This and the many stories about the long wait for months after police verification prompted us to act. We went to the RPO in Koramangala. Our impression that as senior citizens we could walk in without an appointment was right, but in all other respects we had to wait. It took Tara 45 minutes to get a token number. Not that it had any meaning later on for people waiting for tatkal. She waited for another 2 hours after submitting her file to an overworked girl. I believe the person not only handled the tatkal applications but also was thrust with other issues.

 Not surprisingly Tatkal is not a right. It is given at the discretion of the RPO  and he could refuse. We need to prove urgency and show tickets and so on. While I had written a letter to the RPO explaining why we needed a tatkal passport, I had not printed the tickets. Tara called me on my cell phone and said as per fellow sufferer seated next, tickets were a must!  I went across to print the tickets and as it happens most of the time, she came out smiling as I climbed up the stairs to give her the prints!

Anyway the passports were dispatched on the day it was promised and we received it the next day. However Tara had to collect it from the Post Office in the evening as the envelope says it is to be given only to the addressee. While on the website it says that the postman could use his discretion and give it to a family member. Such bureaucratic caveats  are unique to us. Either inherited from the Brits or it is our own genius!

There is indeed a lot of information, in fact an overload, on the website which guides you through the system. But it does work! Especially if you give it sufficient time. Barring eventualities, three months lead time is a good estimate. By the way, do not wait till you use up all the visa pages. Sacrifice a few pages for your peace of mind! In case you want it earlier or lazy to act on time, pay a penalty and get a tatkal passport.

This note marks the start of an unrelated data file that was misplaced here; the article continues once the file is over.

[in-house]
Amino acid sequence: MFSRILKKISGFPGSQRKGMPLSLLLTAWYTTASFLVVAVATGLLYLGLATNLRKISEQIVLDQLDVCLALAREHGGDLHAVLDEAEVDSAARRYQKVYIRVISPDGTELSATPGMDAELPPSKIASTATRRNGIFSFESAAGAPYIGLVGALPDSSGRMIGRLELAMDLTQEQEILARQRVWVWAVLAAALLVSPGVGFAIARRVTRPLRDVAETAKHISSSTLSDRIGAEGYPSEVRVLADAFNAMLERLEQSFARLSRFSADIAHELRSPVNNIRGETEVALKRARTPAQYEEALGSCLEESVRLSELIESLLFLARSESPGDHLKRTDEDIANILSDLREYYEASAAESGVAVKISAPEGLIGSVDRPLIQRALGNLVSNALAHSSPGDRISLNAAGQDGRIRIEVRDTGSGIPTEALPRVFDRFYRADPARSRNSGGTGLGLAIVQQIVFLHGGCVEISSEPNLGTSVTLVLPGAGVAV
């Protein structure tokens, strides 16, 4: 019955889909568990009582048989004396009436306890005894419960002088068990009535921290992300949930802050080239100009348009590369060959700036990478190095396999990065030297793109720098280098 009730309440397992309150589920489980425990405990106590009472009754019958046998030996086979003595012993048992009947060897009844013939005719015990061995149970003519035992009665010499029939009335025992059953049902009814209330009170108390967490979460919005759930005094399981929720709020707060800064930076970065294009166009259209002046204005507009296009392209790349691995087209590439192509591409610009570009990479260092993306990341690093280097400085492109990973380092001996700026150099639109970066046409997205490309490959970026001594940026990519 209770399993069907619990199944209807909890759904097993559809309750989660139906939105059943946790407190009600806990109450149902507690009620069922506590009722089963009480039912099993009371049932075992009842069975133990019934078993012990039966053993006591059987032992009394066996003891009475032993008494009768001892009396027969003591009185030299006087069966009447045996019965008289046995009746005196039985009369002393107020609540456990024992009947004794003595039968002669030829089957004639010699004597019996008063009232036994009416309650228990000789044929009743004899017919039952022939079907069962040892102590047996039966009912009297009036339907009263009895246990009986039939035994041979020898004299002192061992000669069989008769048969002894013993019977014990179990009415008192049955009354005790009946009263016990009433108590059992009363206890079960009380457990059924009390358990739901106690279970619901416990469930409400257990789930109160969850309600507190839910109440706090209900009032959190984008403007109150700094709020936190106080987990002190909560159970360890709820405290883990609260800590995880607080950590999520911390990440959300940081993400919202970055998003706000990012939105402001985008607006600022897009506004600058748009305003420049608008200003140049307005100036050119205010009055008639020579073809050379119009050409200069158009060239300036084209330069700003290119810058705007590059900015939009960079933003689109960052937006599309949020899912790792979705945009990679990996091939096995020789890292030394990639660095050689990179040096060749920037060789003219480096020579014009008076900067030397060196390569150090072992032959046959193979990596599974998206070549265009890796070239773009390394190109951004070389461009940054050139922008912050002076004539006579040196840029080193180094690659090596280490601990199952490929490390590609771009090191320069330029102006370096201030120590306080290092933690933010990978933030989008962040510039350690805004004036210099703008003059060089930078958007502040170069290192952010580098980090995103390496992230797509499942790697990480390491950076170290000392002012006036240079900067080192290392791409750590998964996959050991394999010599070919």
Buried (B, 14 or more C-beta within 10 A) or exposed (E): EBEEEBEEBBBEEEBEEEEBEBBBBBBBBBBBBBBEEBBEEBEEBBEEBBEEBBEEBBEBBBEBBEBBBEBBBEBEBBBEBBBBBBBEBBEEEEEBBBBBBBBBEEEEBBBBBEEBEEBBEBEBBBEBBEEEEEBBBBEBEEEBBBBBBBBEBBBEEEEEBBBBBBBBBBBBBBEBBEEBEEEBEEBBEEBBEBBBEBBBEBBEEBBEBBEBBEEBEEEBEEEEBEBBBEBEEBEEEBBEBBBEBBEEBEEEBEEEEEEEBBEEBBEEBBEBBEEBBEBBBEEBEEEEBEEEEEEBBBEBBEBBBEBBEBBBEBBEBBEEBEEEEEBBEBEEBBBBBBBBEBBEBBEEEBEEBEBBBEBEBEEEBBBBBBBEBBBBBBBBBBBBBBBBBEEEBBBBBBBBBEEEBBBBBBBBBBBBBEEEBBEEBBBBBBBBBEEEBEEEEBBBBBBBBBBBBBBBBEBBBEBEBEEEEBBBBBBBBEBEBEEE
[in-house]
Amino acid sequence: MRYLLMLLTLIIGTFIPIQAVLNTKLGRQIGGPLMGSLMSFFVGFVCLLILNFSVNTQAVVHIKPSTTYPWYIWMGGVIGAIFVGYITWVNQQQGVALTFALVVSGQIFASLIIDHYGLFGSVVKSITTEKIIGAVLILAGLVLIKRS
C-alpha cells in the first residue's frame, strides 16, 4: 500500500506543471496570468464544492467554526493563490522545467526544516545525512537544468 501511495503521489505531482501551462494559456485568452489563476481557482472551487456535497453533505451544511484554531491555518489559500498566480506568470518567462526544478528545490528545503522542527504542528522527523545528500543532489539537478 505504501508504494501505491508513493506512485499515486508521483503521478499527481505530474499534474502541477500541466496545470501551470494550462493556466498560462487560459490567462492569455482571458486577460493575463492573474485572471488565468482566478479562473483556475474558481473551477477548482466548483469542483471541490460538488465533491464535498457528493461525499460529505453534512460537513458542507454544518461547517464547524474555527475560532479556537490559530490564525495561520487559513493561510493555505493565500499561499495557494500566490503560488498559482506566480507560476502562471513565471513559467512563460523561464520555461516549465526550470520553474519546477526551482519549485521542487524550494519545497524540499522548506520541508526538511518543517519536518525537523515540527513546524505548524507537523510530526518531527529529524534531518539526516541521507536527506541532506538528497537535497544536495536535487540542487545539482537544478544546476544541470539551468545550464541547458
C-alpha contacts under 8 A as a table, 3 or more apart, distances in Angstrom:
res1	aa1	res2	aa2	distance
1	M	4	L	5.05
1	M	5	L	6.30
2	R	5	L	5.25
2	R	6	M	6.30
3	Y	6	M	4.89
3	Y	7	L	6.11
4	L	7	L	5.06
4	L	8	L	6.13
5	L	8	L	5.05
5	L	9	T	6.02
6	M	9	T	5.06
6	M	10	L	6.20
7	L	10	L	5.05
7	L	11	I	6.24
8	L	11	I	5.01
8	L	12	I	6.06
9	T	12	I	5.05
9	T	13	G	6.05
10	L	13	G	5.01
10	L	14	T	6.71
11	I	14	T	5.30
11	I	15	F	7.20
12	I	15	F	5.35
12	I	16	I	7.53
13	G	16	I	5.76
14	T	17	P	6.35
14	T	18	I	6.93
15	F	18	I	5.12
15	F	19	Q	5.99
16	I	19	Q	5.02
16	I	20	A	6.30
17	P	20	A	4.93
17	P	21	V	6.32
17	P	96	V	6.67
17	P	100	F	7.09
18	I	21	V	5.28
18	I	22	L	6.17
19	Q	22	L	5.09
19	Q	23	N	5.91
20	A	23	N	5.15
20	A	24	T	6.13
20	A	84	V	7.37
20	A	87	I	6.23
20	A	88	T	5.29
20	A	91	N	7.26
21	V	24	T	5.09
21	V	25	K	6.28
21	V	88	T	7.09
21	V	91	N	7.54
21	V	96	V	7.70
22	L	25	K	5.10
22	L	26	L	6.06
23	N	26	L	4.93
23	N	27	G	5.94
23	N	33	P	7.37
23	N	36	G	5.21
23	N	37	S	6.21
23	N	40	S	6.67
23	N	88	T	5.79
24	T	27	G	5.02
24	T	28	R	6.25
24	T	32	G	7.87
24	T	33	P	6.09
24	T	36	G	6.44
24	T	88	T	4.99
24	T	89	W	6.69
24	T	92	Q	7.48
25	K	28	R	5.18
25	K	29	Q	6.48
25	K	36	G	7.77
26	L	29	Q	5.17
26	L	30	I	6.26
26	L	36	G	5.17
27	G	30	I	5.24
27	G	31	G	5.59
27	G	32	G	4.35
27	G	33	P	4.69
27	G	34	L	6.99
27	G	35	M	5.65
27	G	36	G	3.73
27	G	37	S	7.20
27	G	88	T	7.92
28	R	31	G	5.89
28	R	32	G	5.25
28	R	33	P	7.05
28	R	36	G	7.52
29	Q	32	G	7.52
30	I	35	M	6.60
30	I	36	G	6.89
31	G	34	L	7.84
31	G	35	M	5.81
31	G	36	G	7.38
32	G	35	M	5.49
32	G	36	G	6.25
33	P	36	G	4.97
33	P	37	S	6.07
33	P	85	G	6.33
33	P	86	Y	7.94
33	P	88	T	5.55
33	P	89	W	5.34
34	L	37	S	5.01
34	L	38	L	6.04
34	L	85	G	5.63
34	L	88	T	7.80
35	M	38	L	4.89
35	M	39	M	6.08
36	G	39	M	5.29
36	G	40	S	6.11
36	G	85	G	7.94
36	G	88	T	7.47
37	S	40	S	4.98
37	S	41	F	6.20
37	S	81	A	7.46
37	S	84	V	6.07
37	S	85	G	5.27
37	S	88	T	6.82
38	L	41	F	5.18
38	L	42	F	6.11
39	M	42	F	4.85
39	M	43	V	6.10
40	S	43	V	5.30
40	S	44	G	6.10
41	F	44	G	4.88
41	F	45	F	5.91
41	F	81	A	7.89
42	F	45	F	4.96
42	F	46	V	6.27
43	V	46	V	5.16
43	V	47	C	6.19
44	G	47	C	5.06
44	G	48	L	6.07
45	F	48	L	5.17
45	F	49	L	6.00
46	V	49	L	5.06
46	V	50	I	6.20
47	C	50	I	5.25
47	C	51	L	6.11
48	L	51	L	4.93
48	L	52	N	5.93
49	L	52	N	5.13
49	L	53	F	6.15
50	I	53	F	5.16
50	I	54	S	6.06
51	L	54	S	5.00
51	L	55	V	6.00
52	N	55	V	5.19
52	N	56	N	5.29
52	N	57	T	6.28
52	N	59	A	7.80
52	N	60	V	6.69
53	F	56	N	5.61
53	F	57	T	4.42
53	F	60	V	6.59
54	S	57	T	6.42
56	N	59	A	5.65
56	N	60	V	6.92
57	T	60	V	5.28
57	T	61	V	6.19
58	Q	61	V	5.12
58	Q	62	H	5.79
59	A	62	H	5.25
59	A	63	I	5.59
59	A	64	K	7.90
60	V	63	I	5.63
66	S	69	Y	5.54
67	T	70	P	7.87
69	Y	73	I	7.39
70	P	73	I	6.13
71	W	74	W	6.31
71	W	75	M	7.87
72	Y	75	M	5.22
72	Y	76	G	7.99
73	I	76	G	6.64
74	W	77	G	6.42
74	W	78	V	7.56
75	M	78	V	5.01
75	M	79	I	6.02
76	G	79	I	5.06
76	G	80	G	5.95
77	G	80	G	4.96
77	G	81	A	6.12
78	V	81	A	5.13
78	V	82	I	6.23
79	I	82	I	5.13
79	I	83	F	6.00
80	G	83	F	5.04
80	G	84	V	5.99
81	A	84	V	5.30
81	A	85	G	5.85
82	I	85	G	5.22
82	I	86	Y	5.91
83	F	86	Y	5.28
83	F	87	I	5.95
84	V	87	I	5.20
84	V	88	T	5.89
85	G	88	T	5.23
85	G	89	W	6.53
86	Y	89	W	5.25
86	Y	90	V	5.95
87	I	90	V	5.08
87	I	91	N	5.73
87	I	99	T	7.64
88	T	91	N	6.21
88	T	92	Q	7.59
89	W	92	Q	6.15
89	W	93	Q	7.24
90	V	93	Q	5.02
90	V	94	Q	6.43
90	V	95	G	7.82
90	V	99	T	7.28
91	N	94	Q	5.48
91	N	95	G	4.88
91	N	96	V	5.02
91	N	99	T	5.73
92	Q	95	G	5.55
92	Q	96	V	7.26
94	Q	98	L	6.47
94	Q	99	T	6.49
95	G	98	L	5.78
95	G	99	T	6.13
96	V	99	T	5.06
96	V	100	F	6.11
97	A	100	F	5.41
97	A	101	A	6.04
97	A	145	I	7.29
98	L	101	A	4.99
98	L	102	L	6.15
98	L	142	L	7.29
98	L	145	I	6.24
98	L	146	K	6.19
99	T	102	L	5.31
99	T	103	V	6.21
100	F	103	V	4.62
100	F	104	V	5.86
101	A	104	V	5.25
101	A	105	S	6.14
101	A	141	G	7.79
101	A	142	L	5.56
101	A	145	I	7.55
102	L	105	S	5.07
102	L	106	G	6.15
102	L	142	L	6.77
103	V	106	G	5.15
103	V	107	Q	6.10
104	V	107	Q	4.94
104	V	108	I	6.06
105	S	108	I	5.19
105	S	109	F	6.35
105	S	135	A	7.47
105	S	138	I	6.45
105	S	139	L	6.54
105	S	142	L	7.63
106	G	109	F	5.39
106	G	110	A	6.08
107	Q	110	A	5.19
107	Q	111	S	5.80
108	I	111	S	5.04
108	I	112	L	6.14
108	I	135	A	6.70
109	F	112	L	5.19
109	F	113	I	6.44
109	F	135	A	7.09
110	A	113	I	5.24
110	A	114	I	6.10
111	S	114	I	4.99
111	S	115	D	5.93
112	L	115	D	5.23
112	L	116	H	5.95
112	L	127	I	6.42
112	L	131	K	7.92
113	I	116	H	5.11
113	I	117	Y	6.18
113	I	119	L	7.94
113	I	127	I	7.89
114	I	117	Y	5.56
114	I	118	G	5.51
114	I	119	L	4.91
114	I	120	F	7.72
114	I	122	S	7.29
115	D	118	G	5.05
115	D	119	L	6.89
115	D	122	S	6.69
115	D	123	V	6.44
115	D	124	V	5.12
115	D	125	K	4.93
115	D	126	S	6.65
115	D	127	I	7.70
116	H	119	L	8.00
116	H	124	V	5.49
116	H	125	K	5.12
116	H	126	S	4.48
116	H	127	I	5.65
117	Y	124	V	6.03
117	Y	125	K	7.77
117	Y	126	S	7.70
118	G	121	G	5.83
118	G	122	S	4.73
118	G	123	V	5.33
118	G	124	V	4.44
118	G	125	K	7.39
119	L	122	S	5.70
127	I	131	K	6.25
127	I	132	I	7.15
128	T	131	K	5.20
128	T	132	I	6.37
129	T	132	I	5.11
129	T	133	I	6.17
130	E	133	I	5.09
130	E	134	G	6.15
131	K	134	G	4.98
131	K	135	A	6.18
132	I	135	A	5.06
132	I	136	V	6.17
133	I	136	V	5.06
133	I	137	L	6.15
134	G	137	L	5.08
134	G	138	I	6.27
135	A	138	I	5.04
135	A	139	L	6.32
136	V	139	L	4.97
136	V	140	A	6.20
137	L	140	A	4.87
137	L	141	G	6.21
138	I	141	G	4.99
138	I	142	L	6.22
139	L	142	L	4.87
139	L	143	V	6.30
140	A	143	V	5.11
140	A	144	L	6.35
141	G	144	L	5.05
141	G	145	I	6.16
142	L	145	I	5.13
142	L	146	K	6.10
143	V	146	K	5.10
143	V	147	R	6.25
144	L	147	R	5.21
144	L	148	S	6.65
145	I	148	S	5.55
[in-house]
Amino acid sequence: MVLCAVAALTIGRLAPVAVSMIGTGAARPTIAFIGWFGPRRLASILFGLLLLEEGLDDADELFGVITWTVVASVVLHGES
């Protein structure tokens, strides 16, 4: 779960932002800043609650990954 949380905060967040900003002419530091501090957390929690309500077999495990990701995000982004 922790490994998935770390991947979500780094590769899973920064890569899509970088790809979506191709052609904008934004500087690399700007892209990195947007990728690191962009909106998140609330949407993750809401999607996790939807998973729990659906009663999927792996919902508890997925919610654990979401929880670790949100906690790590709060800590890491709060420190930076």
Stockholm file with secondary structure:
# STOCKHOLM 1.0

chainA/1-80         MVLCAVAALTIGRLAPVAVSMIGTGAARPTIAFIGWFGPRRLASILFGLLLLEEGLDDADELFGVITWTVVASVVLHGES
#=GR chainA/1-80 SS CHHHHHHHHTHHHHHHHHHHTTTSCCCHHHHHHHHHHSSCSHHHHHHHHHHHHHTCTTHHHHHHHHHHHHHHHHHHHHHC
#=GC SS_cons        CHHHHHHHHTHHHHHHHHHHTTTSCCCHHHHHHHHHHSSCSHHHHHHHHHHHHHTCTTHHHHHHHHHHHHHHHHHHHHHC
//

While things are manageable, it may be a bit too much for an  aam admi. It is for this reason we see advertisements stuck on  trees which offer passport services for a fee!

 I see that some countries are able to give us a clearer picture for lead times. If you like to bench mark USA, you will be happy to see that they also have an official tatkal system. Also a US govt approved service which could be called super tatkal . You could log on to Fastport  and get your passport  in a day. Check it out!

In case you are desperate, I hear there are similar, unofficial  super tatkal systems available. I am sure the premiums are high depending on your anxiety levels.

I wonder, if Police Verification is mandatory  in other countries. Hope it really works and stops issue of passports to undeserving people. There are many valid reasons why a passport  is not issued. Passport Act  is very clear on this, but this was confusing:
 '(e) that the applicant has, at any time during the period of five years immediately preceding the date of his application, been convicted by a court in India  for any offence involving moral turpitude and sentenced in respect thereof to  imprisonment for not less than two years; 

Yet to see if such lists are made public. They may quote security reasons. But one thing is sure, it helps a few policemen earn a little tea money! Normally they do not ask but they do not mind!

 I suspect many of our systems have this inbuilt facility. While there is a lot of improvement, it is still a work in progess! Hope the seva kendra keeps improving to the extent possible!